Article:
Pool at our hotel in Erfoud in the desert

Pool at our hotel in Erfoud in the desert

A street in old Fez (the medina)

A street in old Fez (the medina)

A street in modern Fez - a very cosmopolitan city

A street in modern Fez – a very cosmopolitan city

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16 Responses to A first look at Morocco

  1. Such beautiful pictures! What a fantastic time you must have had – brave to ride a camel and all! 🙂

    • Jane Fritz says:

      Thanks, Jo. It was awesome, but I don’t think I can take credit for being brave. There were some fairly mobility-challenged people in our group who were game. They were brave – and determined!

  2. Joanne says:

    Thanks for sharing some highlights of our adventure. I have been describing our experience in Morocco as modern and ancient at the same time. We saw an abundance of modern development in construction, agriculture and industry, especially in the northern areas and I believe Morocco is a country on the rise. However, the Moroccans have preserved their past culture in the architecture of palaces, mosques and the marketplaces. At times, I felt we were observing a lifestyle which had remained the same for hundreds of years. Moroccans offering trinkets, spices and carpets for sale in the casbahs to travelling strangers……including us.

    • Jane Fritz says:

      Thanks for this, fellow traveller. Joanne, I think you should have written the post. You’re dead on, it’s modern and ancient at the same time. And I completely forgot to mention about the impressive transportation and ICT infrastructure. I’d better add that. Feel free to become a guest blogger at any time. 🙂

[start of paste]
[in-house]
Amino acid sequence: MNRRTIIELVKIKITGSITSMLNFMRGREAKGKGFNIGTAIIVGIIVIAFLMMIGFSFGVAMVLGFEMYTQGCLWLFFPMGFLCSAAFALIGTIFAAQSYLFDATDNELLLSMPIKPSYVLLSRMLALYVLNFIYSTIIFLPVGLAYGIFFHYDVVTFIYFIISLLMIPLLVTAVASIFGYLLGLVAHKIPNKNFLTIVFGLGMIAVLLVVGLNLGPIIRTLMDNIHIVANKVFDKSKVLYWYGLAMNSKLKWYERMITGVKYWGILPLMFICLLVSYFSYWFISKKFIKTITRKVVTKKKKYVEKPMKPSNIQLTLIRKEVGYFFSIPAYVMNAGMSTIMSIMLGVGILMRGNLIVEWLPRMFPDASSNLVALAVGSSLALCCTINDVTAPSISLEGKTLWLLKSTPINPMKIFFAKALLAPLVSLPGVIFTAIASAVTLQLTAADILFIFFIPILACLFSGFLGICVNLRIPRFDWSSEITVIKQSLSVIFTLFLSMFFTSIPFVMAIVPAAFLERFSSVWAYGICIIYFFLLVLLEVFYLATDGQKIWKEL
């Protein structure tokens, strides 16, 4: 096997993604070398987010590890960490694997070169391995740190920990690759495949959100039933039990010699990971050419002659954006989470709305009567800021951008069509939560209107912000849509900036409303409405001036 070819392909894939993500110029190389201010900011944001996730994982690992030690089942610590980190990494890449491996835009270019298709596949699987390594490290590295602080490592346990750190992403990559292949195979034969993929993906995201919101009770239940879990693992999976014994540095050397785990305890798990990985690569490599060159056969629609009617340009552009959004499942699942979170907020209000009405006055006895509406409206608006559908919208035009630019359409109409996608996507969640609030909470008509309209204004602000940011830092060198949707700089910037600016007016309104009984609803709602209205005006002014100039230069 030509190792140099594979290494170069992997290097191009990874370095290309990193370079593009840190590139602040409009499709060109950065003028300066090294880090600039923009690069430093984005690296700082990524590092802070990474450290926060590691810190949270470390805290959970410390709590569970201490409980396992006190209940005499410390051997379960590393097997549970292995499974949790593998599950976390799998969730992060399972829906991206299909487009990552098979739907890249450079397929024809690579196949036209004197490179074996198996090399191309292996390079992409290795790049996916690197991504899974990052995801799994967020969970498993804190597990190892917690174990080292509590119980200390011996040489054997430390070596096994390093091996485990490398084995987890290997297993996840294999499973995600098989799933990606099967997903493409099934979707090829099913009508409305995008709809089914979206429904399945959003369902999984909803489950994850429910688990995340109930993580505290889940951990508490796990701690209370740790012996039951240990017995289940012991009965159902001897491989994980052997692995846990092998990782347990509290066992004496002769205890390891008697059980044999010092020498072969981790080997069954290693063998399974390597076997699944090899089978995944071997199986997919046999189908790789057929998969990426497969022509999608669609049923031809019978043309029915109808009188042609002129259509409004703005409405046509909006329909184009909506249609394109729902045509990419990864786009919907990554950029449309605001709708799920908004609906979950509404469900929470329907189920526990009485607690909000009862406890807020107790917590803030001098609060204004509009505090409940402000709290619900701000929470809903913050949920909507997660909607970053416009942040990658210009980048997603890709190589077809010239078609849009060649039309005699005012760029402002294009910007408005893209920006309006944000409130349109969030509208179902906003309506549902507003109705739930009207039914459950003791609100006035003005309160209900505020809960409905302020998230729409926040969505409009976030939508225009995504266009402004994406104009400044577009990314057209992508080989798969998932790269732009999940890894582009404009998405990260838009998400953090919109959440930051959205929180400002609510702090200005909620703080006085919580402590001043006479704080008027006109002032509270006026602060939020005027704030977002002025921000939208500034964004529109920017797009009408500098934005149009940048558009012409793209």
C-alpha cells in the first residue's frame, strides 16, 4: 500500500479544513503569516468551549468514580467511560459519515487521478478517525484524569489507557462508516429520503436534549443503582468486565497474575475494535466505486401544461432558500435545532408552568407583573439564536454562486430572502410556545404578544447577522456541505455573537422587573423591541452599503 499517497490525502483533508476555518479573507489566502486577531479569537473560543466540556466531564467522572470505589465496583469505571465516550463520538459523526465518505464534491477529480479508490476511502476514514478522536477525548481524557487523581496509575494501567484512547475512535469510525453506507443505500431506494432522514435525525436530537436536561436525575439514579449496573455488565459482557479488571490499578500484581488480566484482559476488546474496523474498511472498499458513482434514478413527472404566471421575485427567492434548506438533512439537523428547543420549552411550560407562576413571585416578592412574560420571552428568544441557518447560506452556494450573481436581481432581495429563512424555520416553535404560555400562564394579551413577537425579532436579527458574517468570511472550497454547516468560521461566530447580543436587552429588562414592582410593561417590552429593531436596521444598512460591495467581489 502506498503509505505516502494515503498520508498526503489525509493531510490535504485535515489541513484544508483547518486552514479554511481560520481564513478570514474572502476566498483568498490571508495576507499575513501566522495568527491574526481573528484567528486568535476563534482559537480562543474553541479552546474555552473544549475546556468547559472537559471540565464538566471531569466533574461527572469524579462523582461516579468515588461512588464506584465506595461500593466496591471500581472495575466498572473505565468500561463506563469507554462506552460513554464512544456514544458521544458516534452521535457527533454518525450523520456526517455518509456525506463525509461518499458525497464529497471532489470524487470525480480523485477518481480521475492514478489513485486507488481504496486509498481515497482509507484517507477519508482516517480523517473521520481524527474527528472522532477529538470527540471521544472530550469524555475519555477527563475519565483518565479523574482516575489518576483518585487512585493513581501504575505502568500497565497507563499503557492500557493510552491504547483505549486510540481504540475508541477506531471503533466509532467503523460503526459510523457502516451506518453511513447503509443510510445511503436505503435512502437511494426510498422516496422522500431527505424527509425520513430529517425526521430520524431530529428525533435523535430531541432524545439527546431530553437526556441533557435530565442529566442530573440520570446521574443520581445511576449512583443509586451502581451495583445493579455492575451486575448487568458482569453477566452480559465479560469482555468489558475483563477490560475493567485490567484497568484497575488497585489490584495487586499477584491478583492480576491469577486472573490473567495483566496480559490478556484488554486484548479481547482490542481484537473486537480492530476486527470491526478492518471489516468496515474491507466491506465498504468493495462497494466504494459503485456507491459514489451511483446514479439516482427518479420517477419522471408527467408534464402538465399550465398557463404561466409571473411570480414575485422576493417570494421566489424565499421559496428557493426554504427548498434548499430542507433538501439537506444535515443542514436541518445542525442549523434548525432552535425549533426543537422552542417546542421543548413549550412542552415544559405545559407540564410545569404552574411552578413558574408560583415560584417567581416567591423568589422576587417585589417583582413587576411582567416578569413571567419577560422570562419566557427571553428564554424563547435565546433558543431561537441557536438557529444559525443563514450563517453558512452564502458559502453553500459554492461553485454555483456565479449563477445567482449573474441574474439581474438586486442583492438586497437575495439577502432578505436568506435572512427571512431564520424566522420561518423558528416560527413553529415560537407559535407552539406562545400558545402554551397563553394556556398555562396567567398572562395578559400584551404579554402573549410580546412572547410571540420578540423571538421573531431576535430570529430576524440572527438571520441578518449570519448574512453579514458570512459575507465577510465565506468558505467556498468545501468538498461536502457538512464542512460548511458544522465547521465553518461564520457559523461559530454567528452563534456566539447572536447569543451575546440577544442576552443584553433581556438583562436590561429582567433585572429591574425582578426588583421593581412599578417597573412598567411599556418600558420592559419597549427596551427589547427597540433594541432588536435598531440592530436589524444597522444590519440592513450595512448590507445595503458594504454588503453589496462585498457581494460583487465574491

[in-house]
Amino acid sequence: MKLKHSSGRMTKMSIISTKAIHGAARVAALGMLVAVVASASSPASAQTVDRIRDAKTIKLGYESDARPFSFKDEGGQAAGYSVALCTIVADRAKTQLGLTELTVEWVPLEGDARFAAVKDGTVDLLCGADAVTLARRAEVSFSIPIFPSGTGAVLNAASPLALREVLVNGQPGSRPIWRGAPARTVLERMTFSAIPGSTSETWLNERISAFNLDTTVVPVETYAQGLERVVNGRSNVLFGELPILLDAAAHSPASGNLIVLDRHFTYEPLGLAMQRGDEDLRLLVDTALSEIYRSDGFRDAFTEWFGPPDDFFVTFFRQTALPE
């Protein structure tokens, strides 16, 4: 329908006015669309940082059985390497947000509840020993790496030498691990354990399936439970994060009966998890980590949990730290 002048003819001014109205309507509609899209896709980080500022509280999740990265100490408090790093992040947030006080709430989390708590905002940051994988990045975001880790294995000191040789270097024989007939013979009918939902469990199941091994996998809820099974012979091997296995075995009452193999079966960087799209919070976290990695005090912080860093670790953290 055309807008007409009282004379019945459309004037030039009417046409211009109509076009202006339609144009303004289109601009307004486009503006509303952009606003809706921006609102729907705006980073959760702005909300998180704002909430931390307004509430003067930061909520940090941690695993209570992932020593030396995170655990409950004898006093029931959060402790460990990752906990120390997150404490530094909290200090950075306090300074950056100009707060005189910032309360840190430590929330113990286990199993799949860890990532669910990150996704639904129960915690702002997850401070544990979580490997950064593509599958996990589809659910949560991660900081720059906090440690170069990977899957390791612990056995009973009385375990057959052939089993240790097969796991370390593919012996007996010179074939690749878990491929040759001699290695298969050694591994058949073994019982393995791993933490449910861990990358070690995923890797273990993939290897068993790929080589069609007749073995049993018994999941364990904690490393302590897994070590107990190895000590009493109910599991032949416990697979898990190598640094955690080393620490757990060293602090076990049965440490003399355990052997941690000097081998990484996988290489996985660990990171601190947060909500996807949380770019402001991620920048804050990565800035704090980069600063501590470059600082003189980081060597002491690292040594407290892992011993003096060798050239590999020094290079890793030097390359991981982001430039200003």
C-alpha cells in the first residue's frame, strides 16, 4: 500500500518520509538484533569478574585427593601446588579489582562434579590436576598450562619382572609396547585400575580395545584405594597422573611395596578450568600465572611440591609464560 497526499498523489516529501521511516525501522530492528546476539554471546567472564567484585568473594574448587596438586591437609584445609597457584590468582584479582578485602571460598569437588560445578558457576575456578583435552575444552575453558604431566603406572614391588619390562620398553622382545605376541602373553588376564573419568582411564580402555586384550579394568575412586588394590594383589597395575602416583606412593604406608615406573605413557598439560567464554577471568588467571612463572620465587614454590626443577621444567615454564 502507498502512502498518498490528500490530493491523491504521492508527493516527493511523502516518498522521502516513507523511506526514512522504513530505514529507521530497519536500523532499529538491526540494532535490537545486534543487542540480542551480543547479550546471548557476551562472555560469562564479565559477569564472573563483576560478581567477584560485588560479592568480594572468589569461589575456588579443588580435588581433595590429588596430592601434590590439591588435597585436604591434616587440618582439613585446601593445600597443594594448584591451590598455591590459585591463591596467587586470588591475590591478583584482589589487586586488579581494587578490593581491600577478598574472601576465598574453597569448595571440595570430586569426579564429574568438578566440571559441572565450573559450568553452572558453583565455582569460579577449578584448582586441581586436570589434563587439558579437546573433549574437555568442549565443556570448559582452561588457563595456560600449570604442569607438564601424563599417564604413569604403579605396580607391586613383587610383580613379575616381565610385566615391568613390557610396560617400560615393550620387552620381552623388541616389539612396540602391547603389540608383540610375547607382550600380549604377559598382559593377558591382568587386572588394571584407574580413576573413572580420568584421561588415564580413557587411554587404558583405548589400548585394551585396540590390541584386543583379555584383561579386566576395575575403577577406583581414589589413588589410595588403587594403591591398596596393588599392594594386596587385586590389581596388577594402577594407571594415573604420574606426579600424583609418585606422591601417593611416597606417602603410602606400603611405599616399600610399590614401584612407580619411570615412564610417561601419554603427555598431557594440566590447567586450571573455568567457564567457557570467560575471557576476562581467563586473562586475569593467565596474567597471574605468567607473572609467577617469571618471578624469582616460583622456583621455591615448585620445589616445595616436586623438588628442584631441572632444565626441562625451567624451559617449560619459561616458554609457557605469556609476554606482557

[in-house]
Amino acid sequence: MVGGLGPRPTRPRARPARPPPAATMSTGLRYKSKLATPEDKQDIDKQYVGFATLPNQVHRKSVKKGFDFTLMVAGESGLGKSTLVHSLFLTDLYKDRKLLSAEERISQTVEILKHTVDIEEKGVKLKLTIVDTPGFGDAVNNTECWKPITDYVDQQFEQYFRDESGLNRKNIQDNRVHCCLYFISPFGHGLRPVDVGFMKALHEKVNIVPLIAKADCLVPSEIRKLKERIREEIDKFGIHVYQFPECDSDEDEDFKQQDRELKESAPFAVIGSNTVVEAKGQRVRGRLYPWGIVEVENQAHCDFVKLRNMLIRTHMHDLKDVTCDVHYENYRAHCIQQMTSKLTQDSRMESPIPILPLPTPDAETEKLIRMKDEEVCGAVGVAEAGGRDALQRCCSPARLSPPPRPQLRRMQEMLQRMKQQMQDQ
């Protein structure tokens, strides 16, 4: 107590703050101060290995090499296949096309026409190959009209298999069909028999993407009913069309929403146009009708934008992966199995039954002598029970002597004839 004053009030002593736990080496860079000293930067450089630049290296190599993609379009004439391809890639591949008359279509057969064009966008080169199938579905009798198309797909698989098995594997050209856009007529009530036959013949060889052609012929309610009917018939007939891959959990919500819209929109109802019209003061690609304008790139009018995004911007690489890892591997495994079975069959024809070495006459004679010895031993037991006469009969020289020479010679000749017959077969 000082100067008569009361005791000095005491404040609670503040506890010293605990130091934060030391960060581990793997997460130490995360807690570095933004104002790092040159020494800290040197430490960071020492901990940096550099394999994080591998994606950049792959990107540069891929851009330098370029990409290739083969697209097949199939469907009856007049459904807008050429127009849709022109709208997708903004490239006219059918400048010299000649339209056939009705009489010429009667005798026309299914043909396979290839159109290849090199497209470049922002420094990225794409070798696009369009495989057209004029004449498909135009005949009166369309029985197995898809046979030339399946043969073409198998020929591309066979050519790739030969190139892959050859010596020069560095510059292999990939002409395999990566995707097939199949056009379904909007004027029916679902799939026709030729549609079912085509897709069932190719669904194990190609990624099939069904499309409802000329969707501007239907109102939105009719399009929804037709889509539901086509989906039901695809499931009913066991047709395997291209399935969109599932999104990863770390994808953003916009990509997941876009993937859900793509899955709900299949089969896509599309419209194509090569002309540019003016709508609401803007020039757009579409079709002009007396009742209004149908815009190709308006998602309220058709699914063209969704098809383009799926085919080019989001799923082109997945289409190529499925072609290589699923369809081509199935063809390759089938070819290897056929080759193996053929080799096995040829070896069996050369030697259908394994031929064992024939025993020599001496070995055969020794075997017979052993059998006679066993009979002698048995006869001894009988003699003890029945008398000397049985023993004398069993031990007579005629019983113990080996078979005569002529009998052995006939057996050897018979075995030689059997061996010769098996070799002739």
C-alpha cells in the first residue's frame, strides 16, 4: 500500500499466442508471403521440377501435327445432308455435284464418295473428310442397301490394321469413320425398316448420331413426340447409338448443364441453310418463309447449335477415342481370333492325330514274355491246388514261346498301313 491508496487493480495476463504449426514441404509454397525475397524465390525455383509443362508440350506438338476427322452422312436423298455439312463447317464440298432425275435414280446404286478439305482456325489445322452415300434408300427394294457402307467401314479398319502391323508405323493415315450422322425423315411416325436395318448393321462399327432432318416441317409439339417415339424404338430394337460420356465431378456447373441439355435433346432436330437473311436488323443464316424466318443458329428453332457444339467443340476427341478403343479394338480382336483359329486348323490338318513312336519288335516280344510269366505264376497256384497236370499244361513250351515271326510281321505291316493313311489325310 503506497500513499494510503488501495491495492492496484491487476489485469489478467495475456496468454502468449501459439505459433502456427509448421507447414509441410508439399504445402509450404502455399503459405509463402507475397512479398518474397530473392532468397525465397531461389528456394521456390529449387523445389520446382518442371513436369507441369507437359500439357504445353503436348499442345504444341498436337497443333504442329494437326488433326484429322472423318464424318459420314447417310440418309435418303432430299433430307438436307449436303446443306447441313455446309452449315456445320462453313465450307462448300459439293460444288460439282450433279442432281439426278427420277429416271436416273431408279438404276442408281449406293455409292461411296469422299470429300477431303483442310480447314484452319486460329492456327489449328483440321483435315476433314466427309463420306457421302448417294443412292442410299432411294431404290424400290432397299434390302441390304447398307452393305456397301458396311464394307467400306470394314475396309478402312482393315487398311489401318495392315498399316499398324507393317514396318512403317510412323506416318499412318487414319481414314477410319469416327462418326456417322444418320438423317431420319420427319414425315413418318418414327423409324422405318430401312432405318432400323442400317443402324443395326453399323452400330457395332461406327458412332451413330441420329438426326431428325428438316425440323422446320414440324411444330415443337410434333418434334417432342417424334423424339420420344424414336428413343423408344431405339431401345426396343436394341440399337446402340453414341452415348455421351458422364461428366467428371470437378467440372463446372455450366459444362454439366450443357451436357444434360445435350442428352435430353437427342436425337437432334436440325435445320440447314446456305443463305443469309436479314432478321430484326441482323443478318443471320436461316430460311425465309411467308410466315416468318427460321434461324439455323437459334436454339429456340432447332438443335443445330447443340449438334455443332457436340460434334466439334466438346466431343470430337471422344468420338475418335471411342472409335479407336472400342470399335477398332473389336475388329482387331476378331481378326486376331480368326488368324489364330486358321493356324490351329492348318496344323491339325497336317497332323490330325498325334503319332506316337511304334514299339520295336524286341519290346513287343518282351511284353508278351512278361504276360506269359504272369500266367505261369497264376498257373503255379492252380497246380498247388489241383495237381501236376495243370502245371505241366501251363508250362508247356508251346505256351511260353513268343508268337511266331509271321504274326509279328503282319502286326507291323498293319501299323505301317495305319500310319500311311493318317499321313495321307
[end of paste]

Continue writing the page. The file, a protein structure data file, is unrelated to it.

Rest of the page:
3. Roy McCarthy says:

    Thank you Jane. Your travelogues are always full of information, stuff you actually take time to learn and then impart. Certainly the impression you give is that Morocco is governed wisely with controlled growth for the benefits of everyone, not just those in positions of power.

    • Jane Fritz says:

      Thanks, Roy. This is a place you could go without getting on a plane, and not on a ferry for very long. Just saying! There has to be a subset of the Moroccan population that would fight for more freedom of expression, to say the least; I don’t think dissent is high on the government’s approval list. But it seems to be governed to provide enough benefits to keep most people hopeful. The king is the richest person in all of Africa, so there is no doubt that some of those in power get more benefits than others! Merry Christmas!

  4. You are an amazing travel writer, Jane. What a wonderful anticipation of all the questions I would have asked on such a trip with detailed answers. Thank you. On a west coast storm day, with the wind whipping the trees, the lake an expanse of frothing white caps and rain lashing the cabin, I can’t say how I enjoyed taking this trip through your eyes.